Women at war: the jobs they did
From monitoring telephone calls to stealing and hiding guns, women were in the thick of it
Awarded a pension for one and three-quarter years’ service from April 1st, 1919, to July 11th, 1921, Margaret Pendy was typical of the women who contributed to Irish independence.
A telephonist at the Tralee exchange, she was advised by Austin Stack not to join Cumann na mBan as her help would be much more useful if she stayed outside the organisation.
As a telephone operator, Pendy would listen to conversations between the military and the police in Tralee and pass on relevant information to intelligence officer John O’Sullivan.
She would also copy telegrams telephoned by “Crown forces”, and pass them on.
According to the files, Pendy “rendered very valuable and special service by maintaining contact and transmitting to the local intelligence unit of the IRA and the brigade every scrap of information concerning the activities and movements of the British military and police”.
Pendy would also aid IRA communication between volunteers. It was noted that the IRA had tapped the entire telephone system on the Tralee-Dingle railway and it was her duty to plug them in whenever they wanted to talk. A number in the Tralee public exchange was reserved for this purpose.
Blaney was awarded a pension for “two and one-sixth years” of service in 1941.
According to her statement, she had joined Cumann na mBan in 1918 and was appointed secretary of the Rossnakill, Co Donegal, branch. Her husband was “Battalion OC” and their house was used for meetings. Hana Blaney also states that the house was used as a “dump” for revolvers, rifles and ammunition, which she would hand out.
In addition to the firearms, she also provided food for visiting combatants.
In 1920 she went to Scotland for three months because of ill-health, and her service was interrupted. However, in 1920 she returned from Glasgow with her husband and they went to Strabane, bringing with them a “parcel of arms”.
During the Civil War, she continued to host meetings in her home, and carried on providing food and handling dispatches. Free State Forces found and seized the arms dump, however.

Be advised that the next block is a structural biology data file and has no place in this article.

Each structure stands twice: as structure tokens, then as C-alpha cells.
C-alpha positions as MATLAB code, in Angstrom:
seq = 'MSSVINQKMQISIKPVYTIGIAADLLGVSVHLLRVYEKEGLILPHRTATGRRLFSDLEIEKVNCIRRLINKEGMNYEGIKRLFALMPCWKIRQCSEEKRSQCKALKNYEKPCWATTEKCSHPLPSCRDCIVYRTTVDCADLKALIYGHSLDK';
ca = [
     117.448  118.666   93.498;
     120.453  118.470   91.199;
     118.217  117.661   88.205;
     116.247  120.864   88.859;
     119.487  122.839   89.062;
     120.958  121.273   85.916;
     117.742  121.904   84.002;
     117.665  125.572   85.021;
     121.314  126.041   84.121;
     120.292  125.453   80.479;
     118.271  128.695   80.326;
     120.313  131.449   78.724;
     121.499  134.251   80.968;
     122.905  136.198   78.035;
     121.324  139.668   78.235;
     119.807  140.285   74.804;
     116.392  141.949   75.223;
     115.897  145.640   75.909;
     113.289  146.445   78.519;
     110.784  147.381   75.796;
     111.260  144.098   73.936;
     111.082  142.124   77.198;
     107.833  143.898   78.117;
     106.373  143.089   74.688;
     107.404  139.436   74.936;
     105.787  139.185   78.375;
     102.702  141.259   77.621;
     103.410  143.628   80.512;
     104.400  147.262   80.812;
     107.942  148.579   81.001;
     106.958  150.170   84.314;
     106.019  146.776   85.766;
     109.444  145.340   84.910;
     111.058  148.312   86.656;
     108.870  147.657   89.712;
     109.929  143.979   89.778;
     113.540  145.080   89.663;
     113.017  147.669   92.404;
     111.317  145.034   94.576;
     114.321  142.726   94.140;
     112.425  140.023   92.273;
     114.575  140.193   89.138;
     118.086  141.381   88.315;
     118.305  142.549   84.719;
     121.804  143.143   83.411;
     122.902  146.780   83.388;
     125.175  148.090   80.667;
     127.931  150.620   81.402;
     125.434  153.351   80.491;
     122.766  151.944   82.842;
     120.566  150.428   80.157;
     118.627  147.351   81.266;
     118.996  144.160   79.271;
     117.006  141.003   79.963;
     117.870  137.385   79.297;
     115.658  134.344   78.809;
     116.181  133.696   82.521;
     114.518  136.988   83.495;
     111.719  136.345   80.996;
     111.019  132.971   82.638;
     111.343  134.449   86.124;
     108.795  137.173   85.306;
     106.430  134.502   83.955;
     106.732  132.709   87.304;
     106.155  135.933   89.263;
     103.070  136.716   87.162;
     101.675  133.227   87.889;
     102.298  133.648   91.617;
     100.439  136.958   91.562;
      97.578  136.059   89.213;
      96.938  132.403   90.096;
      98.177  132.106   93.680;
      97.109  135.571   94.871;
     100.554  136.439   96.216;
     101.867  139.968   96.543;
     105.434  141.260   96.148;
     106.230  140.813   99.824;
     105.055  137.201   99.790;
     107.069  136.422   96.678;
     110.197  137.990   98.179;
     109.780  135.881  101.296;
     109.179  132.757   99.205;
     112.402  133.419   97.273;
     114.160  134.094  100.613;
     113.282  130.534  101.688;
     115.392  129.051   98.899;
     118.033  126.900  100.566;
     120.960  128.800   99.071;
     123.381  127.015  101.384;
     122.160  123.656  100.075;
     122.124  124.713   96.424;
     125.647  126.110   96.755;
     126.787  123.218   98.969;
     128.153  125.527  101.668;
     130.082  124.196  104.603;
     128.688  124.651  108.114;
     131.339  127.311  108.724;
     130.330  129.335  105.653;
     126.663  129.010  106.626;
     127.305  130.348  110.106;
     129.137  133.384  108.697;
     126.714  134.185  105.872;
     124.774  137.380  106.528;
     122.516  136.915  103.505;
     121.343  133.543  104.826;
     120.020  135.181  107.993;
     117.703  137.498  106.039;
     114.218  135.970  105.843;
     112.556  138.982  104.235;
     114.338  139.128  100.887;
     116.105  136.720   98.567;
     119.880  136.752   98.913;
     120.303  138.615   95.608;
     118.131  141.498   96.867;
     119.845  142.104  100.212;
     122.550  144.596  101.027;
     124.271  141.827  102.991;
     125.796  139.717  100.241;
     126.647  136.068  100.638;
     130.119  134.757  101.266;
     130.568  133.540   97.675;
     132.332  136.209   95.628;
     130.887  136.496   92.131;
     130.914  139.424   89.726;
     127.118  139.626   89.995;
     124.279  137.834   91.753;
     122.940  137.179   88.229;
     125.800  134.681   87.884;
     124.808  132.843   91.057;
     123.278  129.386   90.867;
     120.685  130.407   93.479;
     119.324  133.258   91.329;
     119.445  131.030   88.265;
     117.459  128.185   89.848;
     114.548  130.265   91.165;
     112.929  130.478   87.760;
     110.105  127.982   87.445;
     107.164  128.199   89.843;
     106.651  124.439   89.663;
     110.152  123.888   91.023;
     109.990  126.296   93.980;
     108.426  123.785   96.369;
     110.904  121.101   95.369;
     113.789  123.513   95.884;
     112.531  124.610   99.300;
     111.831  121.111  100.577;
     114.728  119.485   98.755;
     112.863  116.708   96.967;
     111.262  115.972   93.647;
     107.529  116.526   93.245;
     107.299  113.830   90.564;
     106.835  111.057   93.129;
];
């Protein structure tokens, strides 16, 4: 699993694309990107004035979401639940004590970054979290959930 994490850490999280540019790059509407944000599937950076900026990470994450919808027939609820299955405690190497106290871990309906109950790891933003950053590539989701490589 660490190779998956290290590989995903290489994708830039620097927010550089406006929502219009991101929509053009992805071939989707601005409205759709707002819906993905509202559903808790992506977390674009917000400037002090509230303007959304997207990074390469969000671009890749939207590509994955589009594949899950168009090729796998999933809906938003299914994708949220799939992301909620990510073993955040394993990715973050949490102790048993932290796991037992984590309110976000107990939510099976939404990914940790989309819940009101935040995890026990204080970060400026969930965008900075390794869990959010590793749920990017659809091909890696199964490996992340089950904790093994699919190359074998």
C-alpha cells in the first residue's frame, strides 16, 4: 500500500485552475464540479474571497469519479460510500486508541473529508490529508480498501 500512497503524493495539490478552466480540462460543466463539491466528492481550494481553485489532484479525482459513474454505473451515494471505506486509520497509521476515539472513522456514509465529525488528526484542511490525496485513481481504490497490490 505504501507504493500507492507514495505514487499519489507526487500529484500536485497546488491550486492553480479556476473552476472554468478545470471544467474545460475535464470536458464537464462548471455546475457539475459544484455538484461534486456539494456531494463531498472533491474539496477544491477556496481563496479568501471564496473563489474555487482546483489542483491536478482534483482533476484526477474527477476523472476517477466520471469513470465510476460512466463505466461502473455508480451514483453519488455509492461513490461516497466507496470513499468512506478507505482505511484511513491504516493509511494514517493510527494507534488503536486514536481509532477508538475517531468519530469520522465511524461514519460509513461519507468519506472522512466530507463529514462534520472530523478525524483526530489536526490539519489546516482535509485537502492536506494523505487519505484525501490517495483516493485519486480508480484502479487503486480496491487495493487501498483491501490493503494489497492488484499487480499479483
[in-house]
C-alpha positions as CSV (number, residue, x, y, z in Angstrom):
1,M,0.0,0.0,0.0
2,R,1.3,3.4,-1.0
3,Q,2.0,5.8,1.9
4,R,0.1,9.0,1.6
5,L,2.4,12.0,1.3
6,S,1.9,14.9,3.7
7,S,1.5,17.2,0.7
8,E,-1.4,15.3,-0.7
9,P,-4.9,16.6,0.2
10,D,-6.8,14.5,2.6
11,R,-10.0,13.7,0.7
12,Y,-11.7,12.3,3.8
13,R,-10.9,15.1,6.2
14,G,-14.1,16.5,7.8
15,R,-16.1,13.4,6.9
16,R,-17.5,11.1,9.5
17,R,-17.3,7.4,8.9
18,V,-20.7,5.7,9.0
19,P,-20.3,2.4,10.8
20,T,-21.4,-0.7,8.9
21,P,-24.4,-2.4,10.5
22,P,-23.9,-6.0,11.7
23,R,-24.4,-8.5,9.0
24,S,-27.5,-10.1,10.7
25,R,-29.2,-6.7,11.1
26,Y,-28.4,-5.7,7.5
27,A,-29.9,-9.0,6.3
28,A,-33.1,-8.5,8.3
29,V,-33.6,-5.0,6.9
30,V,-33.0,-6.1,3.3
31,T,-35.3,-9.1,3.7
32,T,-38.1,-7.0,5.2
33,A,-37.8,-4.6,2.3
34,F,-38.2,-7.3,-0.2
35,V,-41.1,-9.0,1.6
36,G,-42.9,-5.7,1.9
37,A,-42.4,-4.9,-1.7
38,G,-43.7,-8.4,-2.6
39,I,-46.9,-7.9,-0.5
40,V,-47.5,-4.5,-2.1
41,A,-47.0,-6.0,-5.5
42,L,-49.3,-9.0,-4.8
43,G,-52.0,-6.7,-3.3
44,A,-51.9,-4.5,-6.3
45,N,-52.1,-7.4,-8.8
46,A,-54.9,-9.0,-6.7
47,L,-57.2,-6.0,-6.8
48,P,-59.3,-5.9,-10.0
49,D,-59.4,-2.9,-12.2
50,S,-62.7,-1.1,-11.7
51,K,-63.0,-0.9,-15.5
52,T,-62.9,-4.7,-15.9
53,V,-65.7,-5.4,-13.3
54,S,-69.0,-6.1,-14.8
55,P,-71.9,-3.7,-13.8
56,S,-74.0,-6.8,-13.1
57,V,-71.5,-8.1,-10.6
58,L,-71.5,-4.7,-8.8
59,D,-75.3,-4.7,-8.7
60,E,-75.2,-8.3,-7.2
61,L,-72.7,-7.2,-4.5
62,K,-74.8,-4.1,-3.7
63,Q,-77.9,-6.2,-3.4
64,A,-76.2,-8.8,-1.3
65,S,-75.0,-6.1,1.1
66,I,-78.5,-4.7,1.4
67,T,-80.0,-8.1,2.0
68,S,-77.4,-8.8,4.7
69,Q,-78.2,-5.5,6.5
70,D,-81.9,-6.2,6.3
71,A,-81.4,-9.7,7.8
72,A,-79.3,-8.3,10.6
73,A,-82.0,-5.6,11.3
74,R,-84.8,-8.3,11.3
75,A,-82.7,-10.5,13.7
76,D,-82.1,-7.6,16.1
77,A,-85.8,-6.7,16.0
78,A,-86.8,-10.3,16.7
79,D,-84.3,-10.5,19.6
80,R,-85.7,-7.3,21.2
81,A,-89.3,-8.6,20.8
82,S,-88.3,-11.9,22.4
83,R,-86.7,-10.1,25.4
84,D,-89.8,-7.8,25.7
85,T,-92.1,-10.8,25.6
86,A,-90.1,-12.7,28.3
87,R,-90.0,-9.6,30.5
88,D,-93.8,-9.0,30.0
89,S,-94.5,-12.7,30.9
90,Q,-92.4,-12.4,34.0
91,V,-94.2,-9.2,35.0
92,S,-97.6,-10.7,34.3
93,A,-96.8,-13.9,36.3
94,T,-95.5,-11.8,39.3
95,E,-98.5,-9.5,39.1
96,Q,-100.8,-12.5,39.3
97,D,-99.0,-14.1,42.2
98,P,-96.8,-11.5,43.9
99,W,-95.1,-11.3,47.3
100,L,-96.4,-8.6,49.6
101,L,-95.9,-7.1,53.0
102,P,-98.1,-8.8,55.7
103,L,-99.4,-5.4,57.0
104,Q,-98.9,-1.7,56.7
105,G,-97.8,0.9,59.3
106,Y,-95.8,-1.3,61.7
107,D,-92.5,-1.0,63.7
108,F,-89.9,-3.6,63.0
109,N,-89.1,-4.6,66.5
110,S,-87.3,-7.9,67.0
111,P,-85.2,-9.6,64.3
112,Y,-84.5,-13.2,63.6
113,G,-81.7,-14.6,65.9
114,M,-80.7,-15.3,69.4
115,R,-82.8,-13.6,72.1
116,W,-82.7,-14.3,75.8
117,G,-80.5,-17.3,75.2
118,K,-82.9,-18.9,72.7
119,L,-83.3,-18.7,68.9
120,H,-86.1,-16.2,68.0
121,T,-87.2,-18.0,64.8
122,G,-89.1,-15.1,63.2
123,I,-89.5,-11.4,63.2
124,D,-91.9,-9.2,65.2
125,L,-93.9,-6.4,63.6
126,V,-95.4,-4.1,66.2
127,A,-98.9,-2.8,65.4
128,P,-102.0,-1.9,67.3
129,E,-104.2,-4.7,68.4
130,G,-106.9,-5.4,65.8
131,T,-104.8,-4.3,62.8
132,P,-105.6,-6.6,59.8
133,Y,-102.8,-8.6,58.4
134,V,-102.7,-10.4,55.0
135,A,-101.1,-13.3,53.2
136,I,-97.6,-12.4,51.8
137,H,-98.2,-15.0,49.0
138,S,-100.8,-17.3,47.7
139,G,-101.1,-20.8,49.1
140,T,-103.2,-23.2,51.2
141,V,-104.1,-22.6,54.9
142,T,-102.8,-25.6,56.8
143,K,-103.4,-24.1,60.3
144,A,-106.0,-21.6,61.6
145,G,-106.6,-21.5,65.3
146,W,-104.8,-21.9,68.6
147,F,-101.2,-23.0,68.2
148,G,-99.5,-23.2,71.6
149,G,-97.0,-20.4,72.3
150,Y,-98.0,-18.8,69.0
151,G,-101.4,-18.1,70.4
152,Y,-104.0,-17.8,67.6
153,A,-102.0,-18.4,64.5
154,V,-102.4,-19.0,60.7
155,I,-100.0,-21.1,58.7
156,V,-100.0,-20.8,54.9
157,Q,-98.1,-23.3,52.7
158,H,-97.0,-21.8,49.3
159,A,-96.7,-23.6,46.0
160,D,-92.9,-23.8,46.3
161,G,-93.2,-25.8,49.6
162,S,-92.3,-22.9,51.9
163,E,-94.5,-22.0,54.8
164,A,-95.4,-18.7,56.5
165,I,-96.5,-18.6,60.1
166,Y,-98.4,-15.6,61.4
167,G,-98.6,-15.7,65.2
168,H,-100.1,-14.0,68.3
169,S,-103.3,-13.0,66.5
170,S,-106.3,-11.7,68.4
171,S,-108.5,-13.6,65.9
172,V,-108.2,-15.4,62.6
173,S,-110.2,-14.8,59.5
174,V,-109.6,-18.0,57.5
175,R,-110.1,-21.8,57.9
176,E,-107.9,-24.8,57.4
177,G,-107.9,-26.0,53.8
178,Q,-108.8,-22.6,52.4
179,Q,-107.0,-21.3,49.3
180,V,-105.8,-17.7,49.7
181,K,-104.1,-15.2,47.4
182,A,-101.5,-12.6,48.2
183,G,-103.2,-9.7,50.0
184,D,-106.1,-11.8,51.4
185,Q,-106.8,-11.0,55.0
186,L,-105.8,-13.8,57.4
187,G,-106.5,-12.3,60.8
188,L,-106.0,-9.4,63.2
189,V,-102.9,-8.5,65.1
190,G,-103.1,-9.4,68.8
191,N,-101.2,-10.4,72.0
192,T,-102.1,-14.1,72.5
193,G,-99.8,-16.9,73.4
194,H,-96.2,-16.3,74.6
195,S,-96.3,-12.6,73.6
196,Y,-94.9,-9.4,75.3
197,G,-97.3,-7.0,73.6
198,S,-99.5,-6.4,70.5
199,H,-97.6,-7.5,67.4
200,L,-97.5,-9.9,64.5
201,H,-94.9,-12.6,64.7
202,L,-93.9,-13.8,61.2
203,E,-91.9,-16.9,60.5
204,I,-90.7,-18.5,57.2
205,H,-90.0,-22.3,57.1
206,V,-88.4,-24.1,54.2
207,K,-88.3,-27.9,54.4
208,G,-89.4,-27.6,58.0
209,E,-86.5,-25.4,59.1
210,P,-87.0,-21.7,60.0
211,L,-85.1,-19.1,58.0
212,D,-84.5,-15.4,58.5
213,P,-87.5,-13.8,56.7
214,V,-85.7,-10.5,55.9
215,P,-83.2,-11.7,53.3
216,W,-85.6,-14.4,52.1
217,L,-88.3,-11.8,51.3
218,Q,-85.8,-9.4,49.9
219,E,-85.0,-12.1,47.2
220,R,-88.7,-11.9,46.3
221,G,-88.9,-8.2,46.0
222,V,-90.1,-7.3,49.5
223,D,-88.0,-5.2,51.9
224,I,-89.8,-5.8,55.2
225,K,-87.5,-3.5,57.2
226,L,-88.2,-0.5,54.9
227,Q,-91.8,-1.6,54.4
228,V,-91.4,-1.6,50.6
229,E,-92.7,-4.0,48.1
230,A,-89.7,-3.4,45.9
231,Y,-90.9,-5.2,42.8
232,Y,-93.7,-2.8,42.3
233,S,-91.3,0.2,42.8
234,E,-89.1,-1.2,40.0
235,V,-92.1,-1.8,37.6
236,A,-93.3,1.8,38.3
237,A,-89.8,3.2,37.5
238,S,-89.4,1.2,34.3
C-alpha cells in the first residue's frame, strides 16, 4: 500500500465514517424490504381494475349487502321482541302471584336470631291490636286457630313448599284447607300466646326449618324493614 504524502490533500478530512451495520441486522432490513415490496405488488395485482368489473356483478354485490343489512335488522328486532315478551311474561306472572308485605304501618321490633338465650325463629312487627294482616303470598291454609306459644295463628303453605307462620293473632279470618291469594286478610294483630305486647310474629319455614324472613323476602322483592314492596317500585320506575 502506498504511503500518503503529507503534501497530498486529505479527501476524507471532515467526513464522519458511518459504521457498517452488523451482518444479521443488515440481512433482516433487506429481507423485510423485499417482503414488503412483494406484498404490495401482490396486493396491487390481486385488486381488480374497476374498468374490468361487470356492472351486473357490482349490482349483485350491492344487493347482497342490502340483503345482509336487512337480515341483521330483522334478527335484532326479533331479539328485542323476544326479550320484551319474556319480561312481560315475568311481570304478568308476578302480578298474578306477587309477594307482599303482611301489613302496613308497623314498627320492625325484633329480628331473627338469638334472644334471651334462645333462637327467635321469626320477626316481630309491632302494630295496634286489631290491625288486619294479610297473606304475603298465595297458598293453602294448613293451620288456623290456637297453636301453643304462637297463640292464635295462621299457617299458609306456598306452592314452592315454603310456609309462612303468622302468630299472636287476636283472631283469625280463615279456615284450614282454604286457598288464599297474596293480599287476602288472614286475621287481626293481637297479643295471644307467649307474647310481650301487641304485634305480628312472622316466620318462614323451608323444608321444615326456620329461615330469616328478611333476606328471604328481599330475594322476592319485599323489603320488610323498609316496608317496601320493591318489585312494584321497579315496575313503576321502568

Draper’s assistant Agnes McCarthy, from Main Street, Cork, was awarded a pension for service between April 1918 and March 1923. Her brother Florrie O’Donoghue wrote to the pensions board on her behalf and, although he acknowledged that he was “reluctant to make a statement in this case because the applicant is my sister”, he said that he was the only one aware of the full nature of her service.
From the time O’Donoghue was appointed brigade adjutant in Cork in 1918, Agnes McCarthy kept all of his papers.
She also looked after his “revolvers and grenades” when he was not carrying them himself. She also carried messages and dispatches between brigade staff and kept a lookout for them during their meetings.
Her brother indicates that the volume and frequency of her work increased dramatically in 1919 and included handling intelligence reports.
Agnes married after the truce. Her house was raided several times and her husband was imprisoned in Cork gaol. McCarthy is recorded as suffering from ill-health after the birth of her child and the death of her husband.
In a letter on her military pensions file, a Mr D O’Donovan writes: “Without question she deserves a pension. I remember making a box for an explosive charge in her kitchen one night . . . I can’t remember where it was for.”
A member of Cumann na mBan, Amelia Wilmott, from Listowel, Co Kerry, was granted a pension for her service between April 1920 and July 1921, although she claimed full service from April 1919 to September 1923 and appealed the award.
Wilmott worked in Abbeydorney RIC barracks from 1919 to 1920 as a housekeeper and cook. She gathered information and helped to procure arms and ammunition.
In January 1921 she moved to Listowel barracks, where her duties were similar (officially and unofficially). Around June 4th, 1921, Wilmott stole a Webley revolver from a “drunken Tan” and sent it out to column commander Denis Quille.
Wilmott did come under suspicion, but Quille thought up the cunning ruse of sending her threatening letters from the IRA. These brought her so far back in favour with the Tans that they supplied Wilmott with a bodyguard each night to take her home.
Wilmott continued to supply Quille with ammunition. He wrote in 1935 to support her pension application. He states that, “at dreadful risk to herself”, she sent him “revolvers and ammunition which she had stolen from the Black and Tans”.
Wilmott was dismissed from her job in the barracks in September 1921.